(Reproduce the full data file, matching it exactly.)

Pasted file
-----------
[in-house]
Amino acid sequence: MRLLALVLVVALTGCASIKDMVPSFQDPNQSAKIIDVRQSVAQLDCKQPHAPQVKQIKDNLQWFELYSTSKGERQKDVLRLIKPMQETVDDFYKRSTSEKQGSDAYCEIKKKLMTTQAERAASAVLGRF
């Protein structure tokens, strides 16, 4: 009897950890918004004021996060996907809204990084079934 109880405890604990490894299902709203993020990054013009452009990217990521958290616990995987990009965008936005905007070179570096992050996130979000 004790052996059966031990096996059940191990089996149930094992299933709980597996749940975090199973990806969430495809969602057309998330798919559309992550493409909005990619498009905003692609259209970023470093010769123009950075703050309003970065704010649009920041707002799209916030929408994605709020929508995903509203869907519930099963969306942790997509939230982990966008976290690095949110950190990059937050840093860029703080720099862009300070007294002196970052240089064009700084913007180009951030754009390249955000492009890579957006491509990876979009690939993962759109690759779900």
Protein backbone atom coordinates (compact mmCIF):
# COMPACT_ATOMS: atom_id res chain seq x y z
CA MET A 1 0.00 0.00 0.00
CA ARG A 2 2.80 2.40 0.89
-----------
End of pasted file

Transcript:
[in-house]
Amino acid sequence: MRLLALVLVVALTGCASIKDMVPSFQDPNQSAKIIDVRQSVAQLDCKQPHAPQVKQIKDNLQWFELYSTSKGERQKDVLRLIKPMQETVDDFYKRSTSEKQGSDAYCEIKKKLMTTQAERAASAVLGRF
């Protein structure tokens, strides 16, 4: 009897950890918004004021996060996907809204990084079934 109880405890604990490894299902709203993020990054013009452009990217990521958290616990995987990009965008936005905007070179570096992050996130979000 004790052996059966031990096996059940191990089996149930094992299933709980597996749940975090199973990806969430495809969602057309998330798919559309992550493409909005990619498009905003692609259209970023470093010769123009950075703050309003970065704010649009920041707002799209916030929408994605709020929508995903509203869907519930099963969306942790997509939230982990966008976290690095949110950190990059937050840093860029703080720099862009300070007294002196970052240089064009700084913007180009951030754009390249955000492009890579957006491509990876979009690939993962759109690759779900």
Protein backbone atom coordinates (compact mmCIF):
# COMPACT_ATOMS: atom_id res chain seq x y z
CA MET A 1 0.00 0.00 0.00
CA ARG A 2 2.80 2.40 0.89